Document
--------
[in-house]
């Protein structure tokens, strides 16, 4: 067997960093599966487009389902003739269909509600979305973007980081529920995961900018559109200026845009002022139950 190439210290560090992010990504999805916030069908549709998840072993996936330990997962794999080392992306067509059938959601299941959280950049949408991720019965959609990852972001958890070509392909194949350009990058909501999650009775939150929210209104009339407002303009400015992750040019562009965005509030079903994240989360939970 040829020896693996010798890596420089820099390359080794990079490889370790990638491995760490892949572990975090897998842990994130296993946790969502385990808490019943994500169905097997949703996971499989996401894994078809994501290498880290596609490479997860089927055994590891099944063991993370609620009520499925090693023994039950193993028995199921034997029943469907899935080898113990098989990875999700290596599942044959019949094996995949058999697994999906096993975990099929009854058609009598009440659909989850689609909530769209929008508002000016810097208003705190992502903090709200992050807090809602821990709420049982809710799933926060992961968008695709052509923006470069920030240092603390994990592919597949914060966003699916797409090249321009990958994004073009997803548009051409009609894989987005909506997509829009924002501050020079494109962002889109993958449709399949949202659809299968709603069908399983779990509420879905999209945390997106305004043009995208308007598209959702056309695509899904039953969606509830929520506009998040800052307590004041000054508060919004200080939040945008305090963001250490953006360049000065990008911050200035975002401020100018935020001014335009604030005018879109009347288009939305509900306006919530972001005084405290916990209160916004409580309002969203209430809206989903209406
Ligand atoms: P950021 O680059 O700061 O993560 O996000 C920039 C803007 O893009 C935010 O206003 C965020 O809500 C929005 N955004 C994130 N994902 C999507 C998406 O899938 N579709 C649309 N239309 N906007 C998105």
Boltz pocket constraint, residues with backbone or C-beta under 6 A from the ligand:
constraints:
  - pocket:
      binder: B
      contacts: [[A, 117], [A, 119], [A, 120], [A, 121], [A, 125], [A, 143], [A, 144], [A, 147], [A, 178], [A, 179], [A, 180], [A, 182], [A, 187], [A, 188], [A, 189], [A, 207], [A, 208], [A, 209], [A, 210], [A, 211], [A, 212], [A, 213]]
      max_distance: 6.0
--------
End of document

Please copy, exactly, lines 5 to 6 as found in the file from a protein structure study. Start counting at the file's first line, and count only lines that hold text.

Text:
constraints:
  - pocket: